Microsoft explores design tweaks for Windows 11 Shutdown dialog, Recovery Environment

We’ve heard a lot about WinUI on Windows 11 and how it could
eventually overhaul many aspects of the existing operating
system’s user interface. A couple of job listings have
suggested that WinUI will lead to the development of new parts
and modernization of existing parts of the Windows user

Windows is in the process of a major redesign that officially
kicked off last year. The plan is to bring the WinUI elements
to even the oldest legacy parts of Windows. As part of the
redesign, Microsoft has updated the legacy context menu with
rounded corners and even dark mode.

Windows 11 Build 25115, Microsoft is now exploring a
slightly updated interface for the famous Alt+F4 dialog. The
revamp ditches the traditional Windows logo for a clean look,
similar to the dialog from the Windows 95-era.

Windows 11 new Shutdown UI
New UI for Shutdown dialog

For those unaware, the current interface of Shutdown dialogue
is identical to the one we have on Windows 10. It does have the
new Windows 11 logo and rounded edges, but it doesn’t support
the ‘modern’ WinUI design.

New Shutdown

It looks like Microsoft is preparing to add more WinUI elements
like Mica to the Shutdown dialog in the operating system. Right
now, Mica applies to the Windows apps title bar only and Fluent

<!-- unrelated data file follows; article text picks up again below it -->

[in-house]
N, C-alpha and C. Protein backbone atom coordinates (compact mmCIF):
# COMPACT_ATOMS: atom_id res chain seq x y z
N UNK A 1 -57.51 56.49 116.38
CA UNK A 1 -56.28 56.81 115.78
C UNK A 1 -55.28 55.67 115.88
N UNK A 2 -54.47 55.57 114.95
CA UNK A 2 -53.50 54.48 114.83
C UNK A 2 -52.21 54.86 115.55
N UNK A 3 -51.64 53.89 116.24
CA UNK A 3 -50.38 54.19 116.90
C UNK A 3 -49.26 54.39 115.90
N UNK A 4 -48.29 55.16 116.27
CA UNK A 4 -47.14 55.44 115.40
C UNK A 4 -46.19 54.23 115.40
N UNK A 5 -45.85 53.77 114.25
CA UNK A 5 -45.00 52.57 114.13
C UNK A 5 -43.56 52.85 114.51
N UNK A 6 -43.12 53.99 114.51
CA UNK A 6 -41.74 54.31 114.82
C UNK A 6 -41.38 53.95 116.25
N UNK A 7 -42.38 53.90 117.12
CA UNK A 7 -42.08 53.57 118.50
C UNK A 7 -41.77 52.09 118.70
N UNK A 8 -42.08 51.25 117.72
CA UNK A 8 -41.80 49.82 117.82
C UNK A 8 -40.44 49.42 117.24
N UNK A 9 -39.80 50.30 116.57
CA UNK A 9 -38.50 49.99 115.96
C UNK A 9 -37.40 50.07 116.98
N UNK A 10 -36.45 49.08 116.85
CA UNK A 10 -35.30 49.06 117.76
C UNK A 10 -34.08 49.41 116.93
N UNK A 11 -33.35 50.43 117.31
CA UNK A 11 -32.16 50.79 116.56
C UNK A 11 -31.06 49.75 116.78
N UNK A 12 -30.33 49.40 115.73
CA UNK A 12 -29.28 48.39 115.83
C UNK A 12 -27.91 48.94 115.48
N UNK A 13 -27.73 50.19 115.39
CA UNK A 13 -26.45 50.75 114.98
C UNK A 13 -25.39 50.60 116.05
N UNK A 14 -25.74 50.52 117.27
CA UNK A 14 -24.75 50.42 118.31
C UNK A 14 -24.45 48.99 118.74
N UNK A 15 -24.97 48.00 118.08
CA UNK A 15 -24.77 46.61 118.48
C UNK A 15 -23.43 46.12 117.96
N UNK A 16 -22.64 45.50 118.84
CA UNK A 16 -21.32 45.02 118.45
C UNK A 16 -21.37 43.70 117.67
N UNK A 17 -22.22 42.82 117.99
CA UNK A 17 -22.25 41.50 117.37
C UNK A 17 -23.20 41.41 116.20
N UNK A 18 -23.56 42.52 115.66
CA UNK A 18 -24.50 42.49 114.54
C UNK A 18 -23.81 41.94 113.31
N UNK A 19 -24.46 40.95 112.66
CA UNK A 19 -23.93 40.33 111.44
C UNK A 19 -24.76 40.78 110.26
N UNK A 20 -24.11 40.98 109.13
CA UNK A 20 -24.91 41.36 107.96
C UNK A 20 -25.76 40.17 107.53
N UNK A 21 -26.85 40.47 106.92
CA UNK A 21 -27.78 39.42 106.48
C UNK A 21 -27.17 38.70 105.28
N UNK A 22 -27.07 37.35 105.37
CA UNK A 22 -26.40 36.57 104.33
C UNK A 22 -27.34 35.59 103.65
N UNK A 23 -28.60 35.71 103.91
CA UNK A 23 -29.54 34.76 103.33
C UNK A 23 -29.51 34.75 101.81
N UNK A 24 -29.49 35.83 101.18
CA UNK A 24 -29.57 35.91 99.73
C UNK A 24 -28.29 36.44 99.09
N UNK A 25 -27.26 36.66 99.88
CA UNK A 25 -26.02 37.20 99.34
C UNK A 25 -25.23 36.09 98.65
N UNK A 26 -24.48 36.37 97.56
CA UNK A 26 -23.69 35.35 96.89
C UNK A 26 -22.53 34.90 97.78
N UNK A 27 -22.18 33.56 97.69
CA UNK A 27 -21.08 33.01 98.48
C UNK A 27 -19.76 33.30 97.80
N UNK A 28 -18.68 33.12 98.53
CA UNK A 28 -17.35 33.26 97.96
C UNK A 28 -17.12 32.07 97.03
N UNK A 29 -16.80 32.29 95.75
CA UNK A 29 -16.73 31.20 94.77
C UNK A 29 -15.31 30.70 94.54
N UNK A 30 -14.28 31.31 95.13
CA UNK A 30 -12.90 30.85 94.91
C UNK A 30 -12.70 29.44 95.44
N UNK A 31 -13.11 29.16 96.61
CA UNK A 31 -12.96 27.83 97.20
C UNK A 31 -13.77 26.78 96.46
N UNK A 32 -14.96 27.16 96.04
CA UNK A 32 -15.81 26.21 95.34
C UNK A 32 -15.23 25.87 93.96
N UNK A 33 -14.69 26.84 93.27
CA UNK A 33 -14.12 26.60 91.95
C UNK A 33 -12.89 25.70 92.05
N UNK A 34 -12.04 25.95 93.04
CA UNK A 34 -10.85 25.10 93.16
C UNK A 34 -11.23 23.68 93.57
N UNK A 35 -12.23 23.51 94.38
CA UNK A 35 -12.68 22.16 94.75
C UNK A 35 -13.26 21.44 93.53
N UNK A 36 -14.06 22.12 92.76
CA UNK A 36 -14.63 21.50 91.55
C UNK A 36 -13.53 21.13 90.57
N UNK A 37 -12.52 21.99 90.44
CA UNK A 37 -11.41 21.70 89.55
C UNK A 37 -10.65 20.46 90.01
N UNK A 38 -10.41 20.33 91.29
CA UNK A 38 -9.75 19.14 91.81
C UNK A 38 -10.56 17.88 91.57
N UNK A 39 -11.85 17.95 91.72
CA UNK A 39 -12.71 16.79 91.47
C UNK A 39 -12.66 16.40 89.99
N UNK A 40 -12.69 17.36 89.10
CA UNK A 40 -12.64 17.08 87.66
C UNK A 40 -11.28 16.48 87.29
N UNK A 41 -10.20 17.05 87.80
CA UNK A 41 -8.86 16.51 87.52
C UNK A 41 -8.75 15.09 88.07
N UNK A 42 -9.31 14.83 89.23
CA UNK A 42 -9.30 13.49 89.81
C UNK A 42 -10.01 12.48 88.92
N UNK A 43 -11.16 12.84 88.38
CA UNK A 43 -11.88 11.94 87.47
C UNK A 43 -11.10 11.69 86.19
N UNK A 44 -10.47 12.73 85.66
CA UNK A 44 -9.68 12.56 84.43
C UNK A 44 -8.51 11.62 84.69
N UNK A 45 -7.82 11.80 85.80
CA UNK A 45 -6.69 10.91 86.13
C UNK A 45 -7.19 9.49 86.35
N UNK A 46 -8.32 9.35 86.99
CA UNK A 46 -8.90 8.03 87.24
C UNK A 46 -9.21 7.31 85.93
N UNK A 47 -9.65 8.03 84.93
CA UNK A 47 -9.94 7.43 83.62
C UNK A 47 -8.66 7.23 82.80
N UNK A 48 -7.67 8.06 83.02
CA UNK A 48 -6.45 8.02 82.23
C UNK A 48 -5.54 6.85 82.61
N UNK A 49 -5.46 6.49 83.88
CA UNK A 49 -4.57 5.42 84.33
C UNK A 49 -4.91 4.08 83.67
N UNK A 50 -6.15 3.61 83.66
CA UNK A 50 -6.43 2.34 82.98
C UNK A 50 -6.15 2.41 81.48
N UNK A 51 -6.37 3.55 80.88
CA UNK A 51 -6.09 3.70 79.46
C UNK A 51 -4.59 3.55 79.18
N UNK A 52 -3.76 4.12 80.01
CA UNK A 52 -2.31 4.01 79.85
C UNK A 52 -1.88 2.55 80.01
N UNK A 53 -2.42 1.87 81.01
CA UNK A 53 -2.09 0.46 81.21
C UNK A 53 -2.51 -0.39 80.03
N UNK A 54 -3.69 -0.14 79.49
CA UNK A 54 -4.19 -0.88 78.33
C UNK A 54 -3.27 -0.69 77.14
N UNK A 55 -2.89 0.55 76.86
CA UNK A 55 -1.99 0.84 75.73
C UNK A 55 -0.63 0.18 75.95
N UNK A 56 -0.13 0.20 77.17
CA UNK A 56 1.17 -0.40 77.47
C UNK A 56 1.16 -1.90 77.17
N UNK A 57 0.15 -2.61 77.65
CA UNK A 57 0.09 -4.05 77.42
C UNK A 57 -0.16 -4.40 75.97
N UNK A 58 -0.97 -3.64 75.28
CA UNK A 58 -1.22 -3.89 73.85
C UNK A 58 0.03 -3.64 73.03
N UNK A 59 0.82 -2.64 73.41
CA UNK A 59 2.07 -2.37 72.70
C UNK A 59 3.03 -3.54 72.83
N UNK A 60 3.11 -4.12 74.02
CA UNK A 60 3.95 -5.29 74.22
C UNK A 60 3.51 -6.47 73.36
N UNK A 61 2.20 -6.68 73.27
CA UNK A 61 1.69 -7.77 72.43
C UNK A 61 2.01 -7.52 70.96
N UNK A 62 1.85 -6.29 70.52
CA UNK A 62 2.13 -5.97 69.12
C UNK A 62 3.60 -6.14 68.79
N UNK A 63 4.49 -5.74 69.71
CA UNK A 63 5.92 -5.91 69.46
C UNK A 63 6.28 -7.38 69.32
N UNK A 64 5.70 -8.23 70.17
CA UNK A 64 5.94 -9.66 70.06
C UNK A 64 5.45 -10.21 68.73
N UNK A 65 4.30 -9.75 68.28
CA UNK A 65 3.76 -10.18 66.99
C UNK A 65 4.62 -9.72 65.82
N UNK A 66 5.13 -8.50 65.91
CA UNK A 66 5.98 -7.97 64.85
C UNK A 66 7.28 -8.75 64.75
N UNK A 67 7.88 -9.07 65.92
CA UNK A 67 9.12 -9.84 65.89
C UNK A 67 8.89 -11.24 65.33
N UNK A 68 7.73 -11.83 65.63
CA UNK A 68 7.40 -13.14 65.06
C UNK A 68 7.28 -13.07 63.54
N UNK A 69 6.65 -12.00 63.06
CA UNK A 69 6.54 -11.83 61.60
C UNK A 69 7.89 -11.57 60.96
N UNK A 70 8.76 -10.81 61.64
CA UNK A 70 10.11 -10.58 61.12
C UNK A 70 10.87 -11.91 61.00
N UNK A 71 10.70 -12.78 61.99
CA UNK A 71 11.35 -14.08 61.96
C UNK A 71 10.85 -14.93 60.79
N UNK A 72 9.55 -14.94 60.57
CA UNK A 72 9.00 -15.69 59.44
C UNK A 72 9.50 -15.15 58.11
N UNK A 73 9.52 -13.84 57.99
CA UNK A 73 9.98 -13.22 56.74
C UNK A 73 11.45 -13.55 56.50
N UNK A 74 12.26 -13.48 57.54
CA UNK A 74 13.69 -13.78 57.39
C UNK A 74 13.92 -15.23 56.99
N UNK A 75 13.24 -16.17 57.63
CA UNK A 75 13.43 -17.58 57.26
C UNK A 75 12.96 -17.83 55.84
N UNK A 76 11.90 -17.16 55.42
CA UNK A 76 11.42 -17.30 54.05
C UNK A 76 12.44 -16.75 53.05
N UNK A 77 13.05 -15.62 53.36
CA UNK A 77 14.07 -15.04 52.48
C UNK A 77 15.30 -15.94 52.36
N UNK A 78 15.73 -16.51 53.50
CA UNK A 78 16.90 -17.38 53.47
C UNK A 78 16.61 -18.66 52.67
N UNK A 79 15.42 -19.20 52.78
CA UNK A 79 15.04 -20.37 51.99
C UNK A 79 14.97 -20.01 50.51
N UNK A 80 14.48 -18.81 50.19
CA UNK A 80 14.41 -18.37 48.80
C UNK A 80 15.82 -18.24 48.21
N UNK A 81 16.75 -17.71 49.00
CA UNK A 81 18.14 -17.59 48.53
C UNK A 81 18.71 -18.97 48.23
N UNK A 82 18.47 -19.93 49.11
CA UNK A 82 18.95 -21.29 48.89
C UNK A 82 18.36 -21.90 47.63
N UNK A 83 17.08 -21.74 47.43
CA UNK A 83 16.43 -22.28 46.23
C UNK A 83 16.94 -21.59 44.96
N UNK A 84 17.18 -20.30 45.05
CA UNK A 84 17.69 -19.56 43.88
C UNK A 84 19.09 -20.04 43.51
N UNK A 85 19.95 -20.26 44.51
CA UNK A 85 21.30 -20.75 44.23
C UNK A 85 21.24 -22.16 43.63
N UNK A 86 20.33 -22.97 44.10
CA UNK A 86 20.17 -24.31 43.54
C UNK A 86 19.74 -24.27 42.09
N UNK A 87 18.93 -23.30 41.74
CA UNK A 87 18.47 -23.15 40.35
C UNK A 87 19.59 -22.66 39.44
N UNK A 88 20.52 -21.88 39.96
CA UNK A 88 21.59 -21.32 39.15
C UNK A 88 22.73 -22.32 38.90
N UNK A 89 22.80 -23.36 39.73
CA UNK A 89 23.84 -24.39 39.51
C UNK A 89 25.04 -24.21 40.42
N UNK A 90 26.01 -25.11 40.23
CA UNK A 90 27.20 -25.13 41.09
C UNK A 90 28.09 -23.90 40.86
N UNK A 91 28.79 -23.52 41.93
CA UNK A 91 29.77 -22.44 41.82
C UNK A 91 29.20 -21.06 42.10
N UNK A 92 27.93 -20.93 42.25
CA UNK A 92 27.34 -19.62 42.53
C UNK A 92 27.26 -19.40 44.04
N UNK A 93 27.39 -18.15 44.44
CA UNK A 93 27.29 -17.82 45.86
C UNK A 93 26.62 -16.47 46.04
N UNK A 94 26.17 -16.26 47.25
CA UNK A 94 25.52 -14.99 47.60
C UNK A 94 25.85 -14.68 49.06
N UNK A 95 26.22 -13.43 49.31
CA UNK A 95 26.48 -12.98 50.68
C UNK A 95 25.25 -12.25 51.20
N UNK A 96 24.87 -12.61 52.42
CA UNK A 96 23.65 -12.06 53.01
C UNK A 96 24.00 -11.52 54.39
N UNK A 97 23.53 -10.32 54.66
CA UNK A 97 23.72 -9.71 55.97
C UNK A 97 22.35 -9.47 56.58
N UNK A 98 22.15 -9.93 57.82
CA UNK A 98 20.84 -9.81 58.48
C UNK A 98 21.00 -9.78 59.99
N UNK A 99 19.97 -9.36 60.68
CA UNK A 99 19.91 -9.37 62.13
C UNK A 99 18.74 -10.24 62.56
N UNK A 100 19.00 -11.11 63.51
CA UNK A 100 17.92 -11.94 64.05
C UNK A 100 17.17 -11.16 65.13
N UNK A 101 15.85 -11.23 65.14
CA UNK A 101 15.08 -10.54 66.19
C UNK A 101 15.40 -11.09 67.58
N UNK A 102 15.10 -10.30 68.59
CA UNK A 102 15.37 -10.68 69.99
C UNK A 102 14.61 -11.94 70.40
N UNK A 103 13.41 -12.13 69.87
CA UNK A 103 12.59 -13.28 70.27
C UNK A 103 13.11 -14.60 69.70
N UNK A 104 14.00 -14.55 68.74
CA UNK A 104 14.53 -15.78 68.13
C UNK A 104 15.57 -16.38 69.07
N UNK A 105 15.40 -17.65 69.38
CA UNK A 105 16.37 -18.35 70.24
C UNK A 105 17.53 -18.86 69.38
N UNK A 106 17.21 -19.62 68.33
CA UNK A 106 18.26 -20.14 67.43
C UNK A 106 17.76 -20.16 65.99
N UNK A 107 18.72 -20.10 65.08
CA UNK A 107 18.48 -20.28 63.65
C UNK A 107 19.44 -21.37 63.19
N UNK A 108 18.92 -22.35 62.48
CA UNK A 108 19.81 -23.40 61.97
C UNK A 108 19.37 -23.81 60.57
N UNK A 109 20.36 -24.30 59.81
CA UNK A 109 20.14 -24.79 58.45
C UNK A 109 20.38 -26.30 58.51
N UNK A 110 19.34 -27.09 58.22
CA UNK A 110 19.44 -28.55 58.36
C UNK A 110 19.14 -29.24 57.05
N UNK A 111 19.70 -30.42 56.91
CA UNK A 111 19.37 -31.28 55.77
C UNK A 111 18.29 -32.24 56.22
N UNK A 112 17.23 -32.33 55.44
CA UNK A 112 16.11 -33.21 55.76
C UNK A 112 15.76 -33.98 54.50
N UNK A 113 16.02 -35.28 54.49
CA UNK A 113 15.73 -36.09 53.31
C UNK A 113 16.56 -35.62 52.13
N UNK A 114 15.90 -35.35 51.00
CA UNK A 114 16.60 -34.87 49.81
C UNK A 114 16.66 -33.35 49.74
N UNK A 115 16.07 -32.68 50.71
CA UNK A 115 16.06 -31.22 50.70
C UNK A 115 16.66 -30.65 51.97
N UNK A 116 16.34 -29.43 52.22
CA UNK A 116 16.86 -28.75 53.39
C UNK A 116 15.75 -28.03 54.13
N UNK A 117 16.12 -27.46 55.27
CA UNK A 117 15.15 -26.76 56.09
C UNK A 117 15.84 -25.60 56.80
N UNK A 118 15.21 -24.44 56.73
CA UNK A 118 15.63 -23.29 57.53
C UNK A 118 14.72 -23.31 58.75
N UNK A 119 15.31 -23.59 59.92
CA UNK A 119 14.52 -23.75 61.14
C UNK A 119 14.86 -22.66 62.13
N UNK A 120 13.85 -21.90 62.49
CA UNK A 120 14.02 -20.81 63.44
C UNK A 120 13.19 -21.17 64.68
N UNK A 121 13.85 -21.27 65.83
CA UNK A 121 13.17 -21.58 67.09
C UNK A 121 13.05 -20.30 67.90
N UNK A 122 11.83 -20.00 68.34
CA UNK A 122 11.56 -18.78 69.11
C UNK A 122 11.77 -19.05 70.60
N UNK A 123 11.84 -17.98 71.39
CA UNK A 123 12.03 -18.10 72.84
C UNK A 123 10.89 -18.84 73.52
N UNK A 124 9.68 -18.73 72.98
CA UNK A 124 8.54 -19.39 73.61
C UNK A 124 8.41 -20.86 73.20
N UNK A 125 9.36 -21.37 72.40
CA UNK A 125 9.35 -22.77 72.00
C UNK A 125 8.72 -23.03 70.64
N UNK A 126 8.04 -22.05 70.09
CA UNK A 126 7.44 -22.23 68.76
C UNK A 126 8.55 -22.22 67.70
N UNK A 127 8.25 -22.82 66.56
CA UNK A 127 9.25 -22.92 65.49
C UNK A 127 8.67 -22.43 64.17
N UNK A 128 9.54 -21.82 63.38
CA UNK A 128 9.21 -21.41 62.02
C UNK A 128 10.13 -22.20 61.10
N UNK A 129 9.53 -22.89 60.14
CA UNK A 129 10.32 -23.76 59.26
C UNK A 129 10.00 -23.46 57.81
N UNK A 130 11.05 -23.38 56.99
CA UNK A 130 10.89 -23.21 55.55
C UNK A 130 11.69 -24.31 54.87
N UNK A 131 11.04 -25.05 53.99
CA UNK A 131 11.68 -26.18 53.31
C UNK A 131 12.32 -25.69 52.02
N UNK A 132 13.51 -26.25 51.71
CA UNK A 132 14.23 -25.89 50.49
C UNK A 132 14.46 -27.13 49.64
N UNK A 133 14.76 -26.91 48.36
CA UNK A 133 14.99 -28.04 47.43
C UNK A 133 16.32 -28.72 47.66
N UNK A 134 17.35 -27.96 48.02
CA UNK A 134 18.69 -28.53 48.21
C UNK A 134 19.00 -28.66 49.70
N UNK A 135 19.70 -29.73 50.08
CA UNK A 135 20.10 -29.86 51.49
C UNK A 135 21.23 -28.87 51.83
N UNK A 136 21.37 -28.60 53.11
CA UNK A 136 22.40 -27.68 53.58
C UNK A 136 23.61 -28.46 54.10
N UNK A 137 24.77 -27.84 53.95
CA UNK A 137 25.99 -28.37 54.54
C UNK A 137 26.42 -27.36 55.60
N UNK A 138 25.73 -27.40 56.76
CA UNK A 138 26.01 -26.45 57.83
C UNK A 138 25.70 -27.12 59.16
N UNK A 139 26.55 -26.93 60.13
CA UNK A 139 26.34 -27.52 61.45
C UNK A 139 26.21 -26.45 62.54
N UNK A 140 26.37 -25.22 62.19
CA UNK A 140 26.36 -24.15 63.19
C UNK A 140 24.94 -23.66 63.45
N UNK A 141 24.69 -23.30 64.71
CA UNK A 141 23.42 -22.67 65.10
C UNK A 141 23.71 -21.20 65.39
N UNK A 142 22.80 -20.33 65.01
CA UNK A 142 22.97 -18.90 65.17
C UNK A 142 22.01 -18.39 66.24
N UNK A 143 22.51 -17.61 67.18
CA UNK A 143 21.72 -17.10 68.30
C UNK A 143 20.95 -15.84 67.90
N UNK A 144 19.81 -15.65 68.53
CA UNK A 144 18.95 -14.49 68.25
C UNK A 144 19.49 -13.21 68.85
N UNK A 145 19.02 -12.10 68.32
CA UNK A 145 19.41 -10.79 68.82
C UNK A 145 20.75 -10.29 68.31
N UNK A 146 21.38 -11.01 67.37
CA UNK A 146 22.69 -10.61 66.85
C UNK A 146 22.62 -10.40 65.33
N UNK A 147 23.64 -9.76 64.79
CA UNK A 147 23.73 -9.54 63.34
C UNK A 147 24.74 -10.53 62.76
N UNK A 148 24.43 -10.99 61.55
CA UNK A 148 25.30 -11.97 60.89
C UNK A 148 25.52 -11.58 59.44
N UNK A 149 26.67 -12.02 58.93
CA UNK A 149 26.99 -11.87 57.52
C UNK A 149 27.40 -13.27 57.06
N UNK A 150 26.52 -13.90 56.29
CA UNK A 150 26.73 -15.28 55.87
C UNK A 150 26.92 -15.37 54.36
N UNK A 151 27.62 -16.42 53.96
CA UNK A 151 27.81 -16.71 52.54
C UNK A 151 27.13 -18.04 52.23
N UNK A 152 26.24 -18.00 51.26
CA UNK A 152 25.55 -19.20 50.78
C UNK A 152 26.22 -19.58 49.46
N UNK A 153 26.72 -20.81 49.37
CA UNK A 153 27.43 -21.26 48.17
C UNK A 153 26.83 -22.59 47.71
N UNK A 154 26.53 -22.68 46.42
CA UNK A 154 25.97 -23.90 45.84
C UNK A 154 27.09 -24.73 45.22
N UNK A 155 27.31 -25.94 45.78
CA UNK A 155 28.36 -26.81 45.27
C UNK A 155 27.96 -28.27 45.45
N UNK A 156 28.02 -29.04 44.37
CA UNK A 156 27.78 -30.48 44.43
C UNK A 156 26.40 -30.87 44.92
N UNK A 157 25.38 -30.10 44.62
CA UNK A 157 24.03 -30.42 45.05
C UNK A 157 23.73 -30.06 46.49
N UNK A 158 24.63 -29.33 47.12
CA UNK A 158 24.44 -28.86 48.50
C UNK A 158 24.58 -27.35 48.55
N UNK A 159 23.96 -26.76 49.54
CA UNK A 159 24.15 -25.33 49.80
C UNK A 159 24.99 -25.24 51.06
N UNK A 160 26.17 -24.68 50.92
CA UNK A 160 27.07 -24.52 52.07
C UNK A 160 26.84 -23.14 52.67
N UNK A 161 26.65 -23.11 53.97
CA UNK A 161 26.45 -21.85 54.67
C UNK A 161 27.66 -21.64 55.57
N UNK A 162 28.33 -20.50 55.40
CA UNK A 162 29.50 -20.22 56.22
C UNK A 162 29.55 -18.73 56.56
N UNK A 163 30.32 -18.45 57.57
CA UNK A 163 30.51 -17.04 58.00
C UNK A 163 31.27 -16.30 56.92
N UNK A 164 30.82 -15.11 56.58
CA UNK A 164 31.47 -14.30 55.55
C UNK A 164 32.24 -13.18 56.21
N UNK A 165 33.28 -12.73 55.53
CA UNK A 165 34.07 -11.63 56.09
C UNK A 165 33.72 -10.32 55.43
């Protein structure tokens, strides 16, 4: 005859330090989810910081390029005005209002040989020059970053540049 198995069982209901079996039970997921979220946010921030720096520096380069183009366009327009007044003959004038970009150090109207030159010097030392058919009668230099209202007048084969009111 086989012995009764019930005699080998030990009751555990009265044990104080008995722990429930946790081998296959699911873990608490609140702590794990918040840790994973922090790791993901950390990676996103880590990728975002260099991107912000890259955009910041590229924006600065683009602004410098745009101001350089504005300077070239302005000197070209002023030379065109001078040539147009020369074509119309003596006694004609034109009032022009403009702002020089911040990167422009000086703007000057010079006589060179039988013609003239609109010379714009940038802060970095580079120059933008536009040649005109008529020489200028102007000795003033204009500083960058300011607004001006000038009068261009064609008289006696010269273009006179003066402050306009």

Design is also missing, which could be considered a more or
less all-pervading theme of the new operating system.

These changes are not huge, but they set the stage for future
improvements and they really are necessary for design

New icons for WinRE

In addition to the Shutdown dialog, Microsoft is also testing
WinUI and Fluent Design icons for WinRE (Windows Recovery

The Windows 8-era WinRE interface which is present in the OS
now has new icons and more changes could be due, as remember
the Windows 11 Build 25115 is still an early working version of
the next year’s major release.

Windows 11 WinRE

Again, this is not a big change, but changes for long-standing
legacy portions of the operating system may lead to a more
consistent design across the platform.

In the original release of Windows 11, Control Panel also
received UI improvements, including rounded corners and new
icons, which could be considered a good move, but we still hope
that one day the company will be able to entirely ditch legacy
areas like Control Panel without making things difficult for

It is worth noting that Microsoft is exploring the design
tweaks in Windows 11 Dev Channel and there’s no guarantee these
changes will ship with version 23H2.

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